Food Fraud

Food Fraud: How Chemical Fingerprinting Adds Science to the Supply Chain

By Sam Lind, Ph.D.
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Food Fraud

Guaranteeing product integrity is more important than ever for food manufacturers and suppliers.

Reducing Risk and Adding Value

All businesses and brands in the food supply chain are susceptible to fraud, and evidence shows the likelihood of it occurring increases day by day. It’s the businesses that are proactive in accepting the risk and who take steps to manage it that are the ones who will win.

The purpose of auditing and protecting the integrity of the supply chain is to provide all stakeholders with peace of mind that what they are dealing with is authentic. The impact of having your supply chain compromised is too great to ignore.

With origin fingerprinting, from product creation through to distribution to the end consumer, each supplier can be assured that they are part of a process that aims to keep transparency and consumer interests at the core of the process.

This auditing process can:

  • Reduce risk exposure for directors and demonstrate good governance
  • Deter fraud within the supply chain
  • Mitigate the risk for supply chain partners
  • Help exonerate innocent parties in a food fraud event
  • Signal to consumers that the supply chain is robust
  • Send the message that the brand and its products are worth protecting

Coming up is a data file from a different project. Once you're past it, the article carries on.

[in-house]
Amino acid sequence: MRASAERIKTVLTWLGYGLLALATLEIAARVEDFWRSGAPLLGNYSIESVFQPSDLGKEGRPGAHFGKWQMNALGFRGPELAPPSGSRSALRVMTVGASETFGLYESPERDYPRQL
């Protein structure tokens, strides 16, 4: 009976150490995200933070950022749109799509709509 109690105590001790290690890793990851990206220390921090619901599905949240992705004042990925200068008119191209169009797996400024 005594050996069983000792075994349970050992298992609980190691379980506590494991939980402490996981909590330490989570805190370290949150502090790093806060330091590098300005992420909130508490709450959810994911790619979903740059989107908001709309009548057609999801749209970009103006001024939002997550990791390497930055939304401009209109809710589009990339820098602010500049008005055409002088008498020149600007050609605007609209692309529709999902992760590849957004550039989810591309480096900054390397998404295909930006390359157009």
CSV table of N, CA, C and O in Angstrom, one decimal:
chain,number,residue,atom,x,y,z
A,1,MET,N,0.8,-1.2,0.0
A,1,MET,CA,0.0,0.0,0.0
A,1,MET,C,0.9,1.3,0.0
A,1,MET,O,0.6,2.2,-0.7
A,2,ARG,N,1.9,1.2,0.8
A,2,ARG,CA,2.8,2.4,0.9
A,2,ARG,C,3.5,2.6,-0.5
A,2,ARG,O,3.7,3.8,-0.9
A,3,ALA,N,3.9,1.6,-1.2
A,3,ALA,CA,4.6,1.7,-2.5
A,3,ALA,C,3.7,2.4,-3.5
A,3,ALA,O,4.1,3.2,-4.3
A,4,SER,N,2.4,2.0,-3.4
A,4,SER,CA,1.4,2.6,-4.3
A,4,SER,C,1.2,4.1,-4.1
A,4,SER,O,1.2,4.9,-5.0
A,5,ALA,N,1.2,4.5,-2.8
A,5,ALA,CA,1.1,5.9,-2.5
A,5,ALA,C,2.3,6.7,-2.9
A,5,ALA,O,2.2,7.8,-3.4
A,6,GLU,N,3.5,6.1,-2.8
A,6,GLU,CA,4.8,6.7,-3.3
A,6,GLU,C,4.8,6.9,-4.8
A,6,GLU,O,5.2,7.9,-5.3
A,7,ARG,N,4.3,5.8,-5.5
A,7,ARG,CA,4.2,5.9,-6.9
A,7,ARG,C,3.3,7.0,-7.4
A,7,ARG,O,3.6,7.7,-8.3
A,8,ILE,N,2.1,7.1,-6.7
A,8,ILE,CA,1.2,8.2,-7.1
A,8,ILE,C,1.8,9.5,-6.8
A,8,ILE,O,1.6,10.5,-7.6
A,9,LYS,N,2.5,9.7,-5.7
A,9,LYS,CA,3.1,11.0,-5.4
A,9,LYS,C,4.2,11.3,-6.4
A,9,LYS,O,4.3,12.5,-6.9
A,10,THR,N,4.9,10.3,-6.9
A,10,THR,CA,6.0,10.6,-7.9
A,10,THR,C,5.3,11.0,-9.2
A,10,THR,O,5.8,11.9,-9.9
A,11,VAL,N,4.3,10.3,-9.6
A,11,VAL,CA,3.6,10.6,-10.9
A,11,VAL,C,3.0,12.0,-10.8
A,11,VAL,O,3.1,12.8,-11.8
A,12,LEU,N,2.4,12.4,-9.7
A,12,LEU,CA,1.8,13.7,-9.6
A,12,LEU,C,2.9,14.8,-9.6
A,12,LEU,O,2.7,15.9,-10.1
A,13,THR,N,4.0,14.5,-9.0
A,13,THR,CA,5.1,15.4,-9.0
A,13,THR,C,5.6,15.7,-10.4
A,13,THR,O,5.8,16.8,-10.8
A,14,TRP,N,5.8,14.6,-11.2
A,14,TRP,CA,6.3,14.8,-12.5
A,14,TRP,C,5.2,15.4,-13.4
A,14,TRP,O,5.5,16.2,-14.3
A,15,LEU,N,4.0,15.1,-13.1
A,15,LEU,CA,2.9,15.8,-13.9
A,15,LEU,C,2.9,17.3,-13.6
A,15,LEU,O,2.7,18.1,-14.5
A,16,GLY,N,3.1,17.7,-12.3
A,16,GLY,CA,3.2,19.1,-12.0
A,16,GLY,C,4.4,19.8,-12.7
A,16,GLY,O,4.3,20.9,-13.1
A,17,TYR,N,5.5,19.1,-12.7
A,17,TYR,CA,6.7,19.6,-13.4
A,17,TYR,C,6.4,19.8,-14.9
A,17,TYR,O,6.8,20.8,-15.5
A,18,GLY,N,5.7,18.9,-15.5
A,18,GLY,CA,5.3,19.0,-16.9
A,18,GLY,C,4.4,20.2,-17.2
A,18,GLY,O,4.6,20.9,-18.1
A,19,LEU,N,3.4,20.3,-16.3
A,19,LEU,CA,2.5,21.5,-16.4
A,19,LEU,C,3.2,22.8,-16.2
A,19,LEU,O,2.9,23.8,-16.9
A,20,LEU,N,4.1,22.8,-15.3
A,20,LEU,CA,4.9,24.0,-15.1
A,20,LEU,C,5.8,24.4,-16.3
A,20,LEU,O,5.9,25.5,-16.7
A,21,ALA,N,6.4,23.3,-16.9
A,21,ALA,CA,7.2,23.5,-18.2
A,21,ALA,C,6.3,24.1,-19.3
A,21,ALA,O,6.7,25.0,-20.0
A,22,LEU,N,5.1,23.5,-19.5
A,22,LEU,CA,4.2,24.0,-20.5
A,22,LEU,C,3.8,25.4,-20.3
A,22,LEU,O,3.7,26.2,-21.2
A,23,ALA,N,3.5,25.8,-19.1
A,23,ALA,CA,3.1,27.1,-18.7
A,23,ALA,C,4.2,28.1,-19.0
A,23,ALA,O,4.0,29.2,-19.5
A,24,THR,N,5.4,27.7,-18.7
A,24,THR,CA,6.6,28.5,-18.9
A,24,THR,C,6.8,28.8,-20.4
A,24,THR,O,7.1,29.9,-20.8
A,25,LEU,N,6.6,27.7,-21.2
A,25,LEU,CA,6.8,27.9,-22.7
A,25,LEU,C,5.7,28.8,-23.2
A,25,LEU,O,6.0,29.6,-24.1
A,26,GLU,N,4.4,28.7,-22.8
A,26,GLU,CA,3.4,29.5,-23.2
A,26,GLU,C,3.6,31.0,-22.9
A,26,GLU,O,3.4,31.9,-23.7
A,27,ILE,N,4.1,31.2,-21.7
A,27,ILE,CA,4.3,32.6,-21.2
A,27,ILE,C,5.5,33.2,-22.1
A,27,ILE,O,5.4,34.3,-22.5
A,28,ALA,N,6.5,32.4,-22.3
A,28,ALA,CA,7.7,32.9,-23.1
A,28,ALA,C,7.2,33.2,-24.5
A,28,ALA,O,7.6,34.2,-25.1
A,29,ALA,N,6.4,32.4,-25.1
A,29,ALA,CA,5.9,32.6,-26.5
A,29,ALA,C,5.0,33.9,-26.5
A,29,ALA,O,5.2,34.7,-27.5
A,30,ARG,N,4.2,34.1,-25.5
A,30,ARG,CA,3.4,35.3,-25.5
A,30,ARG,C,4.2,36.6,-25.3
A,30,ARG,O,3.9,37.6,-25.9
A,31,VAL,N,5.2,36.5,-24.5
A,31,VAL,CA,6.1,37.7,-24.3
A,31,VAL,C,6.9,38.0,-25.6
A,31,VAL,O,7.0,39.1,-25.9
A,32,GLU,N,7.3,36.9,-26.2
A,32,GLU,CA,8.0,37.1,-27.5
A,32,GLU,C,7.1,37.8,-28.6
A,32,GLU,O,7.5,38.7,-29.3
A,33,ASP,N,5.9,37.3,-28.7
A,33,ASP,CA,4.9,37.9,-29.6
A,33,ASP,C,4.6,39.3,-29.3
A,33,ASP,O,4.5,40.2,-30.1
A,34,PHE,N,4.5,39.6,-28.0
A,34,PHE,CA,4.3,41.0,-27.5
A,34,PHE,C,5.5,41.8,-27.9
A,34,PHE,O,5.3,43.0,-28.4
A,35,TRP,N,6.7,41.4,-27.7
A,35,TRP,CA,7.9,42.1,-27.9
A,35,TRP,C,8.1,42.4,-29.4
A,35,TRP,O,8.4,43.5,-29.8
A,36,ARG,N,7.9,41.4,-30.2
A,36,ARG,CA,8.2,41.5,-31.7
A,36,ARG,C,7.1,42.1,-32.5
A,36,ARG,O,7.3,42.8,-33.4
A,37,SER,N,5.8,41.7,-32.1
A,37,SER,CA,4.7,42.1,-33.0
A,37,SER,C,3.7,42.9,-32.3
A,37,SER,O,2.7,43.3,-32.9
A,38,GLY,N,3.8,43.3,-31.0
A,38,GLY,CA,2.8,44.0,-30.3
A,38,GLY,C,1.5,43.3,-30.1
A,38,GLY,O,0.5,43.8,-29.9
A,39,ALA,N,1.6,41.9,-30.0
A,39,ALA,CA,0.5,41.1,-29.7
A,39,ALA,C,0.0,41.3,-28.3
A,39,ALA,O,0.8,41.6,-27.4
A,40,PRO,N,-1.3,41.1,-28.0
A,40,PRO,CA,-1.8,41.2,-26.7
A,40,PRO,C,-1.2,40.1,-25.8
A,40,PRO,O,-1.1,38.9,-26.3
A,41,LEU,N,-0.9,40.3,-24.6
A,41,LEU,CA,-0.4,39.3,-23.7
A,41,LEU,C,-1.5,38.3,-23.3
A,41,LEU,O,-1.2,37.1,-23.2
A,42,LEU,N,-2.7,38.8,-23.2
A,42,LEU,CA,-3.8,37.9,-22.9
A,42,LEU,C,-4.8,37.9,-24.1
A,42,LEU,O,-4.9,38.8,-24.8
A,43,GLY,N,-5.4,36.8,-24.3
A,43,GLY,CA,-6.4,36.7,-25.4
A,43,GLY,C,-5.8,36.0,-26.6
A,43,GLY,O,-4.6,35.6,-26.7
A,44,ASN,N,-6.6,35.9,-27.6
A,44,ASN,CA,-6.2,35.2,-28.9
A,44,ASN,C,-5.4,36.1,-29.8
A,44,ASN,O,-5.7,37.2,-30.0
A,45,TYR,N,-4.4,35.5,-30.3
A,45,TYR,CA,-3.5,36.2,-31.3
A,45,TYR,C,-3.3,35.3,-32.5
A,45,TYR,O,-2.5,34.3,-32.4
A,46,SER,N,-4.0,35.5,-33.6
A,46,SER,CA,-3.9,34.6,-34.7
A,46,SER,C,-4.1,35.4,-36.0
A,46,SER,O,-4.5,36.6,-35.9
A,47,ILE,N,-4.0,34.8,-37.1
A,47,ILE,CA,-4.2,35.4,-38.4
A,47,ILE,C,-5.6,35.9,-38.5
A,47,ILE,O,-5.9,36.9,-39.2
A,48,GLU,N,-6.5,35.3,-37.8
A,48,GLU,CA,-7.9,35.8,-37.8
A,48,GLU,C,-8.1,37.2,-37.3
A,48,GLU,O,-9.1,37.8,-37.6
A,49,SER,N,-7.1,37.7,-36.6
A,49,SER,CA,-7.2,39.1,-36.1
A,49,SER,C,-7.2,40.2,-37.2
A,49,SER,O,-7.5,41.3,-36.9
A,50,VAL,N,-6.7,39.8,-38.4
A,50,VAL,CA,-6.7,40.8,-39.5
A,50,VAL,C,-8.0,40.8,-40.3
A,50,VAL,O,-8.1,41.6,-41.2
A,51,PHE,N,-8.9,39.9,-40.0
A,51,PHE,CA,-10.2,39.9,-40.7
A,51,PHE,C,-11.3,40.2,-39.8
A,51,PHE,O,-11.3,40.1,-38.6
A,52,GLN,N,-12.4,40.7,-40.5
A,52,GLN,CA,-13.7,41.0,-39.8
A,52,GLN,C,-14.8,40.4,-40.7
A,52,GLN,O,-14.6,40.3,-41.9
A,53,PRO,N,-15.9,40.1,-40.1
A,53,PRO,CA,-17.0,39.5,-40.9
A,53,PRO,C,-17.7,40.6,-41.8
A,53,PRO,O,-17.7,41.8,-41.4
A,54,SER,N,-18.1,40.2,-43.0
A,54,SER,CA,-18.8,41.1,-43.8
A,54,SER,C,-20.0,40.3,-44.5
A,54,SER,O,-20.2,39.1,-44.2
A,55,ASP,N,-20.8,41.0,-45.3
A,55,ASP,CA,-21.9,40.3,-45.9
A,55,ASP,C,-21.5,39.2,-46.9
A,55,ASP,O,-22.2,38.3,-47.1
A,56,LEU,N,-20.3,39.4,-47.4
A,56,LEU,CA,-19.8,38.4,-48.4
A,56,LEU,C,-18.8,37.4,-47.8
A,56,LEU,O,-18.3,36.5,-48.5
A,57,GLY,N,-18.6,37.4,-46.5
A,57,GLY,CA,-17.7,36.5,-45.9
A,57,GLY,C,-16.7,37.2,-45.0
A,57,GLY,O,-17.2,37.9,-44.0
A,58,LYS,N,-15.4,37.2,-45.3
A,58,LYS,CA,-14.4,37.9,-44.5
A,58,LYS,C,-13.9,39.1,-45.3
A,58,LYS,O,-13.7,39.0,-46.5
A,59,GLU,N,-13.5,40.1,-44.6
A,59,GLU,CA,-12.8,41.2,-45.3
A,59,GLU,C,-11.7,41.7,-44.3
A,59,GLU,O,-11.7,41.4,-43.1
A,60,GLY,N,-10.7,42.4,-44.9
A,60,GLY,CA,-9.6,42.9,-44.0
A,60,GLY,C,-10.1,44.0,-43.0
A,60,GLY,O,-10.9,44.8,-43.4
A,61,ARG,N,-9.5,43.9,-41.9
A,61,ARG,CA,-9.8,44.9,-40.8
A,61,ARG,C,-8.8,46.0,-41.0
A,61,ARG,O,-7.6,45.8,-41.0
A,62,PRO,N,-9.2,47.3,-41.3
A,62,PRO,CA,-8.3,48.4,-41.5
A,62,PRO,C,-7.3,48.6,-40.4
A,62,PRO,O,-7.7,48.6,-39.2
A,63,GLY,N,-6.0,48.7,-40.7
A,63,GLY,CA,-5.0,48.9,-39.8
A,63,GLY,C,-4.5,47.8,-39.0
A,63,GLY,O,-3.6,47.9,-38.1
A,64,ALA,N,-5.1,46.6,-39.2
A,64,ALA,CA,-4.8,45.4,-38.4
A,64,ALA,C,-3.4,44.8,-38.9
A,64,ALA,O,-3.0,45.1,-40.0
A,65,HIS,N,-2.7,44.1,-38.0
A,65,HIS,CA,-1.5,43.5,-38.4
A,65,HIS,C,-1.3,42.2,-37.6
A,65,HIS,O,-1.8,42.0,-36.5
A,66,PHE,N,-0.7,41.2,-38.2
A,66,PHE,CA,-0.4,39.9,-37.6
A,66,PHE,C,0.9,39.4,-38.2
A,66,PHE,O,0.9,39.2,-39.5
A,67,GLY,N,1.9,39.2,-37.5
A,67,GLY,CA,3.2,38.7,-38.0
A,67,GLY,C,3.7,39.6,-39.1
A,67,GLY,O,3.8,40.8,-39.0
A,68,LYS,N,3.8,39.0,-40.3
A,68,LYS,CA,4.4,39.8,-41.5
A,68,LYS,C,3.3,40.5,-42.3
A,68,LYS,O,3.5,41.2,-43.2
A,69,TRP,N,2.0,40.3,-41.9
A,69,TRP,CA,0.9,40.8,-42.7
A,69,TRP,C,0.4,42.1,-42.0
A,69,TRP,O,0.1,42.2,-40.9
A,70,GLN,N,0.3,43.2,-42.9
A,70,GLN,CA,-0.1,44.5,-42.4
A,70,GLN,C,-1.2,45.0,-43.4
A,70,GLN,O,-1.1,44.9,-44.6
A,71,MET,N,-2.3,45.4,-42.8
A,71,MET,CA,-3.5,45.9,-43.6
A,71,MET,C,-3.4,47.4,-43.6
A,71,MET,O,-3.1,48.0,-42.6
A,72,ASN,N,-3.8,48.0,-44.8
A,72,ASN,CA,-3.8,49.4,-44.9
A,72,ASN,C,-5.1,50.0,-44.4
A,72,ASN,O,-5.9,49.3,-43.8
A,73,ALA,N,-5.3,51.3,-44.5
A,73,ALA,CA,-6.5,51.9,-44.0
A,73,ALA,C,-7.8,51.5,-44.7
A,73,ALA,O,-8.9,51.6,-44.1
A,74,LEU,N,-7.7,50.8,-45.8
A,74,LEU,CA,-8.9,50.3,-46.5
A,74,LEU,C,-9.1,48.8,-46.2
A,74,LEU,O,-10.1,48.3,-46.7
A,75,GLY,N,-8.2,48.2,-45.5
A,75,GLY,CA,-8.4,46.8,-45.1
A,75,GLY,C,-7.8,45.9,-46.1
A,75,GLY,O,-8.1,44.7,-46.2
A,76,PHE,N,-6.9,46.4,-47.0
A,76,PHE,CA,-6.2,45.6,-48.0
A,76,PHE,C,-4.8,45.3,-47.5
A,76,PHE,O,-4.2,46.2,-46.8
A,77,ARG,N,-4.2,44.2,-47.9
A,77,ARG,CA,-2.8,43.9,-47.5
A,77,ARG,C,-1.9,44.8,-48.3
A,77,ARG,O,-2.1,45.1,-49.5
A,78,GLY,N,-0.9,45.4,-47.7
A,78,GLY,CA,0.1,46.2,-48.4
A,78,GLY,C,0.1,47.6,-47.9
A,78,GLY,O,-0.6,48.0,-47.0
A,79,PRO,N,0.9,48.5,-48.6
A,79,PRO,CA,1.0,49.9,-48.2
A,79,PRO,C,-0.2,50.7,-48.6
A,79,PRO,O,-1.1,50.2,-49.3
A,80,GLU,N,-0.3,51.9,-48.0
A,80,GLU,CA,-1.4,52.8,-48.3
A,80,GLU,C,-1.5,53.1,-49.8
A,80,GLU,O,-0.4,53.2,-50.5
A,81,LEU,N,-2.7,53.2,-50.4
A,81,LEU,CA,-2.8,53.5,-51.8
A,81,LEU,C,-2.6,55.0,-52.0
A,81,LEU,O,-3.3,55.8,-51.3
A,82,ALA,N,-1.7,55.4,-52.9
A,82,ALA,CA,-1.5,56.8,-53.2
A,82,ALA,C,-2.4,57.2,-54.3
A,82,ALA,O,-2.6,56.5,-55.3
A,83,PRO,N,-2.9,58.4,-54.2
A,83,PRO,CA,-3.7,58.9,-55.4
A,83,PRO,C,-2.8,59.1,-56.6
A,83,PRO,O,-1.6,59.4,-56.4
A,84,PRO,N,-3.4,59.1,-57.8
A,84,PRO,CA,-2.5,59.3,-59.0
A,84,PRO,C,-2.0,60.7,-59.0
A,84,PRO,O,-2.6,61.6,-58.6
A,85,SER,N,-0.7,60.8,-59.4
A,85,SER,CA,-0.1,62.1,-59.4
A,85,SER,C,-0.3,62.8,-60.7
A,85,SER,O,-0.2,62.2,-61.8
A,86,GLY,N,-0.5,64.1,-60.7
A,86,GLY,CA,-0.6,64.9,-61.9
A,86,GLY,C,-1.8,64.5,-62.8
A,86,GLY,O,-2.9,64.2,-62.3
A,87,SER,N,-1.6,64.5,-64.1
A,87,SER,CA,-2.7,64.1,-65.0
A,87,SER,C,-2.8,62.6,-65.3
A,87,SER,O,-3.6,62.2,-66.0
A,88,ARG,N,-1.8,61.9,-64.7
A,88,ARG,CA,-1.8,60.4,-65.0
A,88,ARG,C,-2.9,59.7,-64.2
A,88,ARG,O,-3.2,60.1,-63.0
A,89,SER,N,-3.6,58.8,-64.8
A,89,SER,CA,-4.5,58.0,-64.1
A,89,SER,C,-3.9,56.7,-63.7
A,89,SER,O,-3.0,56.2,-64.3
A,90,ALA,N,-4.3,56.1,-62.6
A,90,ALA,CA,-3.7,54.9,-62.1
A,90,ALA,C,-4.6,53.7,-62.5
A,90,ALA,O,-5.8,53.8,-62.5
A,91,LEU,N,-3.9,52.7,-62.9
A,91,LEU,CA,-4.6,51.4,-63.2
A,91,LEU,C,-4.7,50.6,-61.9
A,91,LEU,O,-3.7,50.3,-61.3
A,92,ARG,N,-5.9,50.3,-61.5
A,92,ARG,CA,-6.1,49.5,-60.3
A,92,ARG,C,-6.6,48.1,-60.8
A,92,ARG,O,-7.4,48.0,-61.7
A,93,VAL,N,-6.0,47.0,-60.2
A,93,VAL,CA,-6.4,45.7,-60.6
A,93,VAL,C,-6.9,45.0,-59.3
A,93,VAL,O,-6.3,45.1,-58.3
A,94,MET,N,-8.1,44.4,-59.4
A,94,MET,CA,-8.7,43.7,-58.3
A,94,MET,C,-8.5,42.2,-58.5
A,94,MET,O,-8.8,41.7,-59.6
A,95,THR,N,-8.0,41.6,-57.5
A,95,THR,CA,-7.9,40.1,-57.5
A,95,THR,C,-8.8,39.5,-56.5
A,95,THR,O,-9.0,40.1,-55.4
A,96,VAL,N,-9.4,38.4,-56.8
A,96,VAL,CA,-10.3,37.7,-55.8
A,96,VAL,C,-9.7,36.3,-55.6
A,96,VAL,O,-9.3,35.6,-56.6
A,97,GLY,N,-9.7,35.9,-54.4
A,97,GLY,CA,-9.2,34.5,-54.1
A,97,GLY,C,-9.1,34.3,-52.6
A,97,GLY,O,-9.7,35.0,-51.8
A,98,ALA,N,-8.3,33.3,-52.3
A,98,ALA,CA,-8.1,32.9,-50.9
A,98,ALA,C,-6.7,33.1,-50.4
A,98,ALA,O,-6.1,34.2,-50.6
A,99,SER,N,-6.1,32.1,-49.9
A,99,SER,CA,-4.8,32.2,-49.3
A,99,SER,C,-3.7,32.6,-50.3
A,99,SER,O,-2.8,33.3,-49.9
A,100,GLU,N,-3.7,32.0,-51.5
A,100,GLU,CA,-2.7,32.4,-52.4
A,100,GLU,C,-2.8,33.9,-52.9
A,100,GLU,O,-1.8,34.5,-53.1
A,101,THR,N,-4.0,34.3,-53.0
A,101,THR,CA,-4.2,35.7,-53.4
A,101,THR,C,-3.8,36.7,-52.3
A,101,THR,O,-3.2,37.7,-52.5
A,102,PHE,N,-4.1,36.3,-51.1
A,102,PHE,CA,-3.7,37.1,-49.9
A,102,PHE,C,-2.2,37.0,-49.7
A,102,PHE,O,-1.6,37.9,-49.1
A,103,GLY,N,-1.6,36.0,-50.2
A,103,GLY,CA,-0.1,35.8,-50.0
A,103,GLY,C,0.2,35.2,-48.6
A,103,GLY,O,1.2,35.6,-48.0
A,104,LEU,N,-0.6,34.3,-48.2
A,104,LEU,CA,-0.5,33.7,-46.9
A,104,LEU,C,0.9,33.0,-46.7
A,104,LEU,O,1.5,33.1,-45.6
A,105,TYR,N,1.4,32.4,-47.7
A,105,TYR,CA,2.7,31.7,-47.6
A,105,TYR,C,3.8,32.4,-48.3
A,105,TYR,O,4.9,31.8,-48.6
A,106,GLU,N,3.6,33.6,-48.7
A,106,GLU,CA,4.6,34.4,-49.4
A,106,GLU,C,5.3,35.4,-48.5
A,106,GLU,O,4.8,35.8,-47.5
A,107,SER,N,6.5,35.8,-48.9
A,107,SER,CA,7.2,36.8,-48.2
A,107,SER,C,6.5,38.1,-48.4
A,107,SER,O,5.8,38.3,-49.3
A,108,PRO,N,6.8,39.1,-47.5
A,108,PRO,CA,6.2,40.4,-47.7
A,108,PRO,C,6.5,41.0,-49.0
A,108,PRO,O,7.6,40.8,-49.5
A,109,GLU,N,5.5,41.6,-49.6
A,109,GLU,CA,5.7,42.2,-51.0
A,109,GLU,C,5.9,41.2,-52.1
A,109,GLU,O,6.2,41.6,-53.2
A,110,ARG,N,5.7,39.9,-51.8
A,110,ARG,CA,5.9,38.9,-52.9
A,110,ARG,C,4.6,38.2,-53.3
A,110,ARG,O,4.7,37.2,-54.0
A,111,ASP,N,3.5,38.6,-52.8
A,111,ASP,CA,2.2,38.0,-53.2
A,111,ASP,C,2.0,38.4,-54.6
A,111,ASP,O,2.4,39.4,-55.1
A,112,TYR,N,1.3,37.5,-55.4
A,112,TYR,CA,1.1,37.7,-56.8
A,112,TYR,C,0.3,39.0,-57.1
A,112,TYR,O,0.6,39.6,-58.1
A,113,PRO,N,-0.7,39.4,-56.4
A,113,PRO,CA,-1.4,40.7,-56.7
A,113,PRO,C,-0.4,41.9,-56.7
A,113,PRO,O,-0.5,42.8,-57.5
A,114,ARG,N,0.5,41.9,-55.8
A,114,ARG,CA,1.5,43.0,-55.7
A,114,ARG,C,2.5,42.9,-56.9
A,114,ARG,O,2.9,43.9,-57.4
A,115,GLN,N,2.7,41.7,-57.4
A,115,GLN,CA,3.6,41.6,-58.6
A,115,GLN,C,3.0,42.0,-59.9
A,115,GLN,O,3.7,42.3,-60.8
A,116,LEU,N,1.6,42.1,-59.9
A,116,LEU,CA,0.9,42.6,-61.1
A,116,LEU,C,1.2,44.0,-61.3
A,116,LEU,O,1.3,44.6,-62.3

Businesses in the agricultural and food services industry have never faced greater pressures than they do today. Rapid technological development, volatile economic landscapes and changes in the earth’s climate that effect—and sometimes destroy—agricultural yields all force the continual evolution of supply chains. As agribusiness continues to globalize, traversing countries and continents across the world, supply chains become more complex.

While globalization brings people together and fuels economic growth, it is also the reason that today’s businesses have never faced greater risk. The pressure to lower prices coincides with the need to protect the value of premium products, with products such as milk, olive oil, honey, fish, coffee and cocoa being the most vulnerable to food fraud. Consumers are concerned with the provenance of their food and demand proof of origin and truth to labelling from the brands they love. When the trust of consumers is broken, brands suffer irreparable blows to their reputation.

Such fraudulence inevitably has much broader implications for brands, tarnishing the reputation of the producers at the source who are responsible for the product, whether or not they are responsible for the adulteration of it.

That is why taking the steps to guarantee the integrity of their products is more important than ever for food services and supply companies, and why adding science to the supply chain is the way forward.

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Sam Lind, Oritain

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